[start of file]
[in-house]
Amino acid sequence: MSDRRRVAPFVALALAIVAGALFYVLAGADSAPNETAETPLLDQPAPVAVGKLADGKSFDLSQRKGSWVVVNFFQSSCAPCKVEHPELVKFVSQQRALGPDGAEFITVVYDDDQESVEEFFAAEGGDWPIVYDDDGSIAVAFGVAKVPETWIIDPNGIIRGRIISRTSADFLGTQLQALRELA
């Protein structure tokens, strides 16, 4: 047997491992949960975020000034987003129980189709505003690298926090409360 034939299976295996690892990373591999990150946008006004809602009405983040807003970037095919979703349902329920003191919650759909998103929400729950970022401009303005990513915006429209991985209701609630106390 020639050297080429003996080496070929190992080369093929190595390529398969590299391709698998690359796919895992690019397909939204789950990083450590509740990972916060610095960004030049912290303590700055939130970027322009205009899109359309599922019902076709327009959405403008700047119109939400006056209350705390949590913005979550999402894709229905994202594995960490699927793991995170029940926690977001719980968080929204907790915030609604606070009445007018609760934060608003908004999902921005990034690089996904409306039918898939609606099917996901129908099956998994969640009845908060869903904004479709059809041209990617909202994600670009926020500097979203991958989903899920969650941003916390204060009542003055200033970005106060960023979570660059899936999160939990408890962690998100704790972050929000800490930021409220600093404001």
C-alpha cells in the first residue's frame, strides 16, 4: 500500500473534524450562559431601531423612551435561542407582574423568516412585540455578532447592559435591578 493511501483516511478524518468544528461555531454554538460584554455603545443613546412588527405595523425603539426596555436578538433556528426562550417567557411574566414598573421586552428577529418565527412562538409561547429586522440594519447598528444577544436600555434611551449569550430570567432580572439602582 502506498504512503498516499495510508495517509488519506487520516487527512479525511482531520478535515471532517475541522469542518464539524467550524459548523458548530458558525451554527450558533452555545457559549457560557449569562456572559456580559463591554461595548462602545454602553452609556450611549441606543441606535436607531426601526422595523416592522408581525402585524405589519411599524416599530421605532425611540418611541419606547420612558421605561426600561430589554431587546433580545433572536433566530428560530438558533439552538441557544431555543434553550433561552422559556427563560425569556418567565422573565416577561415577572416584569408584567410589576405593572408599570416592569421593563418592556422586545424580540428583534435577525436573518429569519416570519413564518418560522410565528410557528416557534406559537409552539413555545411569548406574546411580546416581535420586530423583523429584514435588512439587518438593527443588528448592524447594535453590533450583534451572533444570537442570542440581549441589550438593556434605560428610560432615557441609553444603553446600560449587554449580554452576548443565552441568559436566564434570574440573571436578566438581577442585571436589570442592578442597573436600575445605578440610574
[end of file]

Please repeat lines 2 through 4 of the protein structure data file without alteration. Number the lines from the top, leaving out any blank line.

Amino acid sequence: MSDRRRVAPFVALALAIVAGALFYVLAGADSAPNETAETPLLDQPAPVAVGKLADGKSFDLSQRKGSWVVVNFFQSSCAPCKVEHPELVKFVSQQRALGPDGAEFITVVYDDDQESVEEFFAAEGGDWPIVYDDDGSIAVAFGVAKVPETWIIDPNGIIRGRIISRTSADFLGTQLQALRELA
């Protein structure tokens, strides 16, 4: 047997491992949960975020000034987003129980189709505003690298926090409360 034939299976295996690892990373591999990150946008006004809602009405983040807003970037095919979703349902329920003191919650759909998103929400729950970022401009303005990513915006429209991985209701609630106390 020639050297080429003996080496070929190992080369093929190595390529398969590299391709698998690359796919895992690019397909939204789950990083450590509740990972916060610095960004030049912290303590700055939130970027322009205009899109359309599922019902076709327009959405403008700047119109939400006056209350705390949590913005979550999402894709229905994202594995960490699927793991995170029940926690977001719980968080929204907790915030609604606070009445007018609760934060608003908004999902921005990034690089996904409306039918898939609606099917996901129908099956998994969640009845908060869903904004479709059809041209990617909202994600670009926020500097979203991958989903899920969650941003916390204060009542003055200033970005106060960023979570660059899936999160939990408890962690998100704790972050929000800490930021409220600093404001």
C-alpha cells in the first residue's frame, strides 16, 4: 500500500473534524450562559431601531423612551435561542407582574423568516412585540455578532447592559435591578 493511501483516511478524518468544528461555531454554538460584554455603545443613546412588527405595523425603539426596555436578538433556528426562550417567557411574566414598573421586552428577529418565527412562538409561547429586522440594519447598528444577544436600555434611551449569550430570567432580572439602582 502506498504512503498516499495510508495517509488519506487520516487527512479525511482531520478535515471532517475541522469542518464539524467550524459548523458548530458558525451554527450558533452555545457559549457560557449569562456572559456580559463591554461595548462602545454602553452609556450611549441606543441606535436607531426601526422595523416592522408581525402585524405589519411599524416599530421605532425611540418611541419606547420612558421605561426600561430589554431587546433580545433572536433566530428560530438558533439552538441557544431555543434553550433561552422559556427563560425569556418567565422573565416577561415577572416584569408584567410589576405593572408599570416592569421593563418592556422586545424580540428583534435577525436573518429569519416570519413564518418560522410565528410557528416557534406559537409552539413555545411569548406574546411580546416581535420586530423583523429584514435588512439587518438593527443588528448592524447594535453590533450583534451572533444570537442570542440581549441589550438593556434605560428610560432615557441609553444603553446600560449587554449580554452576548443565552441568559436566564434570574440573571436578566438581577442585571436589570442592578442597573436600575445605578440610574